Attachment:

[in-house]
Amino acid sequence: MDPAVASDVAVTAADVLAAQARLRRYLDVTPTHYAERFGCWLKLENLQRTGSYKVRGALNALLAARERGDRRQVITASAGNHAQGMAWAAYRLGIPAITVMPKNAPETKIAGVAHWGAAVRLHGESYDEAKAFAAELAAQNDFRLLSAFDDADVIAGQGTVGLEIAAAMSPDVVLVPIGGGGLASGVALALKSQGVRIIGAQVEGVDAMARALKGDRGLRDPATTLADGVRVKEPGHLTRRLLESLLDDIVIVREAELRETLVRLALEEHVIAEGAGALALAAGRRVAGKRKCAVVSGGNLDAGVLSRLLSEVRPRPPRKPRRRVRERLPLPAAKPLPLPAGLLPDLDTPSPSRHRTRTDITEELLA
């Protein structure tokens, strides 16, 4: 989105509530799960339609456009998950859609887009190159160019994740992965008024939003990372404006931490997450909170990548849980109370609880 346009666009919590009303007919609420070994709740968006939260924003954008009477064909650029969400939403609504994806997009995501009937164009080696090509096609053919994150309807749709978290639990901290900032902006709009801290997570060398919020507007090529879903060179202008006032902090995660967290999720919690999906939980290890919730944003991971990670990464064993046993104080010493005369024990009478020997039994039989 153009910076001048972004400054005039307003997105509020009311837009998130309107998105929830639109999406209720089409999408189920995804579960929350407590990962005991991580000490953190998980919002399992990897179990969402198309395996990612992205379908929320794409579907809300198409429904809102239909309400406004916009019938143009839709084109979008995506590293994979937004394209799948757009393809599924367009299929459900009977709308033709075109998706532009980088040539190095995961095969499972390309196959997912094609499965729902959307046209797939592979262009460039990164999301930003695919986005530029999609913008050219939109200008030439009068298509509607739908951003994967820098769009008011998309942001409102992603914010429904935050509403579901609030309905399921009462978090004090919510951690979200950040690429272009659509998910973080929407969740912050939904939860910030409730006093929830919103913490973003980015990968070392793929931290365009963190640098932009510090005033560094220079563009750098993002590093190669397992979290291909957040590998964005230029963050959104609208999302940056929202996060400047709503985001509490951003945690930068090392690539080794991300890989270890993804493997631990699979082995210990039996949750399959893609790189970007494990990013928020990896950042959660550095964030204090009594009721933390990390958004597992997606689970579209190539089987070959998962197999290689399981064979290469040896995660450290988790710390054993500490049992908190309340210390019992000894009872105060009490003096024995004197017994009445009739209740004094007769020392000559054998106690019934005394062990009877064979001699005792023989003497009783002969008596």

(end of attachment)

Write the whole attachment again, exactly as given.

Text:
[in-house]
Amino acid sequence: MDPAVASDVAVTAADVLAAQARLRRYLDVTPTHYAERFGCWLKLENLQRTGSYKVRGALNALLAARERGDRRQVITASAGNHAQGMAWAAYRLGIPAITVMPKNAPETKIAGVAHWGAAVRLHGESYDEAKAFAAELAAQNDFRLLSAFDDADVIAGQGTVGLEIAAAMSPDVVLVPIGGGGLASGVALALKSQGVRIIGAQVEGVDAMARALKGDRGLRDPATTLADGVRVKEPGHLTRRLLESLLDDIVIVREAELRETLVRLALEEHVIAEGAGALALAAGRRVAGKRKCAVVSGGNLDAGVLSRLLSEVRPRPPRKPRRRVRERLPLPAAKPLPLPAGLLPDLDTPSPSRHRTRTDITEELLA
């Protein structure tokens, strides 16, 4: 989105509530799960339609456009998950859609887009190159160019994740992965008024939003990372404006931490997450909170990548849980109370609880 346009666009919590009303007919609420070994709740968006939260924003954008009477064909650029969400939403609504994806997009995501009937164009080696090509096609053919994150309807749709978290639990901290900032902006709009801290997570060398919020507007090529879903060179202008006032902090995660967290999720919690999906939980290890919730944003991971990670990464064993046993104080010493005369024990009478020997039994039989 153009910076001048972004400054005039307003997105509020009311837009998130309107998105929830639109999406209720089409999408189920995804579960929350407590990962005991991580000490953190998980919002399992990897179990969402198309395996990612992205379908929320794409579907809300198409429904809102239909309400406004916009019938143009839709084109979008995506590293994979937004394209799948757009393809599924367009299929459900009977709308033709075109998706532009980088040539190095995961095969499972390309196959997912094609499965729902959307046209797939592979262009460039990164999301930003695919986005530029999609913008050219939109200008030439009068298509509607739908951003994967820098769009008011998309942001409102992603914010429904935050509403579901609030309905399921009462978090004090919510951690979200950040690429272009659509998910973080929407969740912050939904939860910030409730006093929830919103913490973003980015990968070392793929931290365009963190640098932009510090005033560094220079563009750098993002590093190669397992979290291909957040590998964005230029963050959104609208999302940056929202996060400047709503985001509490951003945690930068090392690539080794991300890989270890993804493997631990699979082995210990039996949750399959893609790189970007494990990013928020990896950042959660550095964030204090009594009721933390990390958004597992997606689970579209190539089987070959998962197999290689399981064979290469040896995660450290988790710390054993500490049992908190309340210390019992000894009872105060009490003096024995004197017994009445009739209740004094007769020392000559054998106690019934005394062990009877064979001699005792023989003497009783002969008596």